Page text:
By 1968, Beckenbauer had established himself as a pivotal asset for both club and country. He was handed the Bayern captaincy by manager Branko Zebec for the 1968/69 season and almost inevitably, led the club to their first Bundesliga title finishing eight points ahead of Aachen. This league win dawned a new era in German football, the beginning of an implacable dynasty led by Der Kaiser himself that would go on to win every trophy imaginable.
Beckenbauer led his team to three consecutive Bundesliga titles from 1971 to 1974. But his finest feat as the captain of Bayern came between 1974 and 1976 when he helped the club win a hat-trick of European Cups, beating Atletico Madrid, Leeds United and Saint Etienne in the finals, thereby confirming Bayern’s reputation as a behemoth in European football.
He was counted among a select group of players who performed at their best irrespective of the platform. He led West Germany to a European Championship win only a year after he was made the captain of West Germany in 1971. The Germans beat the Soviet Union 3-0 in the final at the Heysel Stadium in Brussels and Beckenbauer was awarded the prestigious Ballon d’Or award for his efforts for both club and country.
#2 Managerial Excellence
A club career that boasts an incredible total of 670 games and 94 goals for Bayern Munich, New York Cosmos and Hamburger SV and a glittering international career that saw him earn 103 caps for Germany, scoring 14 goals in the process, Beckenbauer was not the sort of man who would sit back and see out his life in a beautiful lake house revelling in his past accomplishments.
Der Kaiser replaced Jupp Derwall as the manager of West Germany and soon guided the country to the final of the 1986 World Cup in Mexico losing out to a Diego Maradona led Argentina. Beckenbauer holds the distinction of being the last manager to take charge of a German team without any East Germany players before the reunification in 1990.
His finest moment as a manager came in the same year when West Germany beat reigning champions Argentina 1-0 in the final at the Stadio Olimpico in Rome. This incredible feat emblematically propelled him to a demigod status in Germany.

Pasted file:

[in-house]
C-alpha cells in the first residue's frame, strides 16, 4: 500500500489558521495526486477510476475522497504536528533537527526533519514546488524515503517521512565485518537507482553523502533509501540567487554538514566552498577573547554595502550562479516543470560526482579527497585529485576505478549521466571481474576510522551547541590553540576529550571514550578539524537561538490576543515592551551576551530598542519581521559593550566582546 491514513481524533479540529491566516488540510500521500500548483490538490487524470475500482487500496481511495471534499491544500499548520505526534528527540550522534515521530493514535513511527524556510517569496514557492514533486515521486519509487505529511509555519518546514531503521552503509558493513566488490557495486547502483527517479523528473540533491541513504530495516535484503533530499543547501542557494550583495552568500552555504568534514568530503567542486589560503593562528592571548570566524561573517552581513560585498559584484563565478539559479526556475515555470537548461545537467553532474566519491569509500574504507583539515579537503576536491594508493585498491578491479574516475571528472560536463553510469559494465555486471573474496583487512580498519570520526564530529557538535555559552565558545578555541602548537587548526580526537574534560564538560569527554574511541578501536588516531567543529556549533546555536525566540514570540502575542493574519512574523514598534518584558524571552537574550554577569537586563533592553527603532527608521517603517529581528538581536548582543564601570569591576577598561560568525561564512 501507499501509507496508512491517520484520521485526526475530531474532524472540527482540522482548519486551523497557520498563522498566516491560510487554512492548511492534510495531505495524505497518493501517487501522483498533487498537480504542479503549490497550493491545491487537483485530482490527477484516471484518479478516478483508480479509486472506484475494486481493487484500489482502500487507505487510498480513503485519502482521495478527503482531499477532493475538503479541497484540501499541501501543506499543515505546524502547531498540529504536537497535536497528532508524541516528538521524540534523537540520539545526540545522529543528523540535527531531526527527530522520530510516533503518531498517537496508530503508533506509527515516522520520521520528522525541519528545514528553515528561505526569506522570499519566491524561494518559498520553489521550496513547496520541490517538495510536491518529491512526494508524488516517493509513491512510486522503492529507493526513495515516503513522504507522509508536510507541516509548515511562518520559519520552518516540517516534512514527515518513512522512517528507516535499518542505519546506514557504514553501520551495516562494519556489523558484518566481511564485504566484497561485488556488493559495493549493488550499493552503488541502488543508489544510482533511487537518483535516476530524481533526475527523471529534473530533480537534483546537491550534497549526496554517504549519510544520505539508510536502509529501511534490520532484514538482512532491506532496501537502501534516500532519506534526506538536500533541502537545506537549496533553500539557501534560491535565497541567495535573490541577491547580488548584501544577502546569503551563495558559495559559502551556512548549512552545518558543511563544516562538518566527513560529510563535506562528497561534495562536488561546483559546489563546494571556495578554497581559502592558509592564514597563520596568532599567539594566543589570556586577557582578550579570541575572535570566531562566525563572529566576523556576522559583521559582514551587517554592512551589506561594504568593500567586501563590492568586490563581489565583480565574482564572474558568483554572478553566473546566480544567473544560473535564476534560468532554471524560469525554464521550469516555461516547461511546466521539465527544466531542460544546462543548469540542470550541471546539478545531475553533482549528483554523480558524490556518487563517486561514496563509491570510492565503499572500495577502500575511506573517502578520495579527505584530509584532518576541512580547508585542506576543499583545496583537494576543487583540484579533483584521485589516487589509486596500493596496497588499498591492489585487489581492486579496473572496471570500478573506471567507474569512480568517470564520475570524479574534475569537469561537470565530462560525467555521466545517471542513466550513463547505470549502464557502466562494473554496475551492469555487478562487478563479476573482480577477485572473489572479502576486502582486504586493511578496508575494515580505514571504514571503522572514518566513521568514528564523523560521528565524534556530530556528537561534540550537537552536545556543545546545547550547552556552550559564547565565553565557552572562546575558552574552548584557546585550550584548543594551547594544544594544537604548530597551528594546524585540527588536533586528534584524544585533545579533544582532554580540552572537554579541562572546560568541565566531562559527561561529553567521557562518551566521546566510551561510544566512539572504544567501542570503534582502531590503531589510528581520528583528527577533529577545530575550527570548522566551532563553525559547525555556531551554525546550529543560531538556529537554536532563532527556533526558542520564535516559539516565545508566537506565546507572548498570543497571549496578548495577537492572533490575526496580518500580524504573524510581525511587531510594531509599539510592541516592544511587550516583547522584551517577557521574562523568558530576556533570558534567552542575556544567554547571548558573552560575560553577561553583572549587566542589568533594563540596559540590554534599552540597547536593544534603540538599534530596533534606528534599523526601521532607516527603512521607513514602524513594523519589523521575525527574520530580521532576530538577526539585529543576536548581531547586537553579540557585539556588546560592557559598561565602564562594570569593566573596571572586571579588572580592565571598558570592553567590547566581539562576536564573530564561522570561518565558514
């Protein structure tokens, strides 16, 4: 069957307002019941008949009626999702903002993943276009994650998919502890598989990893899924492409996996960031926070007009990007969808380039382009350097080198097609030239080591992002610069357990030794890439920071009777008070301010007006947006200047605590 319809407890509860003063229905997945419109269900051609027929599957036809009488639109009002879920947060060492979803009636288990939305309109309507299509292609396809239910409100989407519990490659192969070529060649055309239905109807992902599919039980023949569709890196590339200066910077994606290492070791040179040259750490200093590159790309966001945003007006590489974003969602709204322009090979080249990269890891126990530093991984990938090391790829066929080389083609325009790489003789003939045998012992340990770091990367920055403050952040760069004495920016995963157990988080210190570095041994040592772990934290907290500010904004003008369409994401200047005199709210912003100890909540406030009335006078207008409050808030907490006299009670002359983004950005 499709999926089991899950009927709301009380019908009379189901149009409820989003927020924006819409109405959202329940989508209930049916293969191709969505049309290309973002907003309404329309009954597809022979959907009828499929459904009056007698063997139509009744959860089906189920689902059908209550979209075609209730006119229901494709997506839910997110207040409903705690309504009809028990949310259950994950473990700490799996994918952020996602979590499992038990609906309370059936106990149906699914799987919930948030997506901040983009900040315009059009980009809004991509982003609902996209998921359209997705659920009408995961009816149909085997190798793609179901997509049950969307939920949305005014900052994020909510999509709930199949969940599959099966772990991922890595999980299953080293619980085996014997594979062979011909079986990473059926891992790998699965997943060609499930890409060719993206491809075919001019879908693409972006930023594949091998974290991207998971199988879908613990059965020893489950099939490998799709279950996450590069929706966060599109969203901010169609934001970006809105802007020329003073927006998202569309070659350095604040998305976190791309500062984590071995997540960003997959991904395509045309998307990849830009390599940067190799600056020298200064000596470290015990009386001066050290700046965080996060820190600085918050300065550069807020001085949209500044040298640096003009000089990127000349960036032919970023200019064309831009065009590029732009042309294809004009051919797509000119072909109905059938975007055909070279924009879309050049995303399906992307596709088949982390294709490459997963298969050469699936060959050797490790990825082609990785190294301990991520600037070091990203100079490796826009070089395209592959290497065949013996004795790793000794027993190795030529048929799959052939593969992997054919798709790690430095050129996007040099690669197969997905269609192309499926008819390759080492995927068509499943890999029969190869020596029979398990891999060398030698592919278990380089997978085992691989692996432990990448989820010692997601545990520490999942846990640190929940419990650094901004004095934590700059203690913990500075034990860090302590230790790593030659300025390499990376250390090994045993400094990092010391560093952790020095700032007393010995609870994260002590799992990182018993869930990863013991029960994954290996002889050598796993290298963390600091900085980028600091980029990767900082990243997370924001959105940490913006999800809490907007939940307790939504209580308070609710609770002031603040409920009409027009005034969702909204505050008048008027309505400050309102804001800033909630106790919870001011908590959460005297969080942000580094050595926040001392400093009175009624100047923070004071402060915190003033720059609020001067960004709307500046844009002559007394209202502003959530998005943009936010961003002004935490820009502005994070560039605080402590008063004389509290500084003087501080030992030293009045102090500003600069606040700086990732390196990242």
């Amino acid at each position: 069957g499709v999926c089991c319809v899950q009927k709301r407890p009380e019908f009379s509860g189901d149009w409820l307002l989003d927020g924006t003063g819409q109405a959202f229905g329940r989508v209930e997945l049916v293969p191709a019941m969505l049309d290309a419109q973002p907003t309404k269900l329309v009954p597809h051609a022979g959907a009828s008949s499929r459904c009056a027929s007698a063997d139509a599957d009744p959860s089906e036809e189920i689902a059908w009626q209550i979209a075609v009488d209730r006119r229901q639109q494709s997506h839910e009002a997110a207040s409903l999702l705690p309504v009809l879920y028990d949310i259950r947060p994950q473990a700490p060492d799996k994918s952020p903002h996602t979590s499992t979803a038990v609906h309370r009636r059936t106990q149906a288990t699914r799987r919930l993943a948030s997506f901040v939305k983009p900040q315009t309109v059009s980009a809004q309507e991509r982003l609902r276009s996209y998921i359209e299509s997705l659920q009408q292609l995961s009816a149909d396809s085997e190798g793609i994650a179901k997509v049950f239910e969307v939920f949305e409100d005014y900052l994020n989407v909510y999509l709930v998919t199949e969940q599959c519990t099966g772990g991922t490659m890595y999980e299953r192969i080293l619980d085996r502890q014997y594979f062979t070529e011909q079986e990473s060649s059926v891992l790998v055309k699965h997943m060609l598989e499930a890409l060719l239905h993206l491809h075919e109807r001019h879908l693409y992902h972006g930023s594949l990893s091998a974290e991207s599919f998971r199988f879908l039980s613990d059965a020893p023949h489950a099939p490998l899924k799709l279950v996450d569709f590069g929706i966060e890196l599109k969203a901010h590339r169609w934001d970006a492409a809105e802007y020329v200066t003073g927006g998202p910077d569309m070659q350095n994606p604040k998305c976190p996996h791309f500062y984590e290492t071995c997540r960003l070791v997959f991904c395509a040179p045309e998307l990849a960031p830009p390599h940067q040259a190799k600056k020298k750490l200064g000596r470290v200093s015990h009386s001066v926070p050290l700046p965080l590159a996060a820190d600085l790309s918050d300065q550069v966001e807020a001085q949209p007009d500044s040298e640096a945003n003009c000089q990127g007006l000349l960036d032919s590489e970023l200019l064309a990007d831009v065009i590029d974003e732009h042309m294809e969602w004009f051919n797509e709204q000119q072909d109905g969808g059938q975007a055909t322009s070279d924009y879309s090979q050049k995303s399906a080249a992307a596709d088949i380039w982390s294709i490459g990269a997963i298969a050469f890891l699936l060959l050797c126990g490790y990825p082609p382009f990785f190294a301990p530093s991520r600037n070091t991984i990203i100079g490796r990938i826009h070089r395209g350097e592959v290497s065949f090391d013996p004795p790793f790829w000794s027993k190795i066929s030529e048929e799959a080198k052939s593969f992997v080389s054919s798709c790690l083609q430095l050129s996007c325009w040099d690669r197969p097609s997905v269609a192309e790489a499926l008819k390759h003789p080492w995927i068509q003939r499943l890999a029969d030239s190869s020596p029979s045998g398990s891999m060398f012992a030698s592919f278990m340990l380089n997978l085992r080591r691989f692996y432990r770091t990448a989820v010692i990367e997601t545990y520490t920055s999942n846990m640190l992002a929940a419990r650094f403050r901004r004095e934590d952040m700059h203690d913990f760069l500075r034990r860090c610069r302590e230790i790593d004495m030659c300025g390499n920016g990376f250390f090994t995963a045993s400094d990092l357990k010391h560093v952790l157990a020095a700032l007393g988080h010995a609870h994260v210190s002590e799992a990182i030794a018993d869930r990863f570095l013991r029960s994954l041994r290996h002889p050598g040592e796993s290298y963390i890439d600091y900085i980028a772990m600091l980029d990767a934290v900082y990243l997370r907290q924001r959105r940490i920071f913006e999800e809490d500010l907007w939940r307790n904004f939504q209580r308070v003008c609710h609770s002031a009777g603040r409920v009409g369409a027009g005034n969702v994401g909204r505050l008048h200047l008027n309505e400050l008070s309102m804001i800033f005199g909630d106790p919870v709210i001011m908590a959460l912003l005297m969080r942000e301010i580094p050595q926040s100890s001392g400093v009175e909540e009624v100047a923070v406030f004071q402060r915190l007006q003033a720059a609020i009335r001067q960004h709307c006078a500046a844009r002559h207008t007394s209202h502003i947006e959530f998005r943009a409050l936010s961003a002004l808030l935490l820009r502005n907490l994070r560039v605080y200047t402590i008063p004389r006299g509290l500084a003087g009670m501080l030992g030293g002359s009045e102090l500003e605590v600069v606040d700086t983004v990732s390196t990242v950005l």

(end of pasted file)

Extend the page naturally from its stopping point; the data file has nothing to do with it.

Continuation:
Beckenbauer also returned to Bayern Munich as a manager on two brief spells winning the Bundesliga and the UEFA Cup in 1994 and 1996 respectively.
#1 Eternal Glory: FIFA World Cup 1974
It is 1974, West Germany were the host country for that year’s FIFA World Cup and the entire nation held its breath as the all-conquering Beckenbauer led his team on to the pitch for the first game against Chile at the Olympiastadion in West Berlin. The Germans come out as the winners thanks to a Paul Breitner goal in the 18th minute.
Beckenbauer played as a sweeper – a role he revolutionised over the course of his career. And he produced one exemplary performance after another till they reached the final to meet a Johan Cruyff led Netherlands team, the pioneers of ‘total football’.
It is said, that Beckenbauer never needed a captain’s armband to impart and exude leadership. Such was his innate ability to inspire people. And he did just that in the final.
After the Oranje took the lead in the second minute thanks to a Johan Neeskens penalty, the Kaiser and his defence managed to single out their opposition’s brain – Johan Cruyff. Without Cruyff’s influence on the pitch, the Dutch side seemed to lose its bearings.
Beckenbauer’s role as a sweeper saw him operate both as the last line of defence and also a deep-lying playmaker. The Germans eventually won the final 2-1 and Der Kaiser went into footballing folklore. Perhaps the finest moment in his career, both as a player and a manager.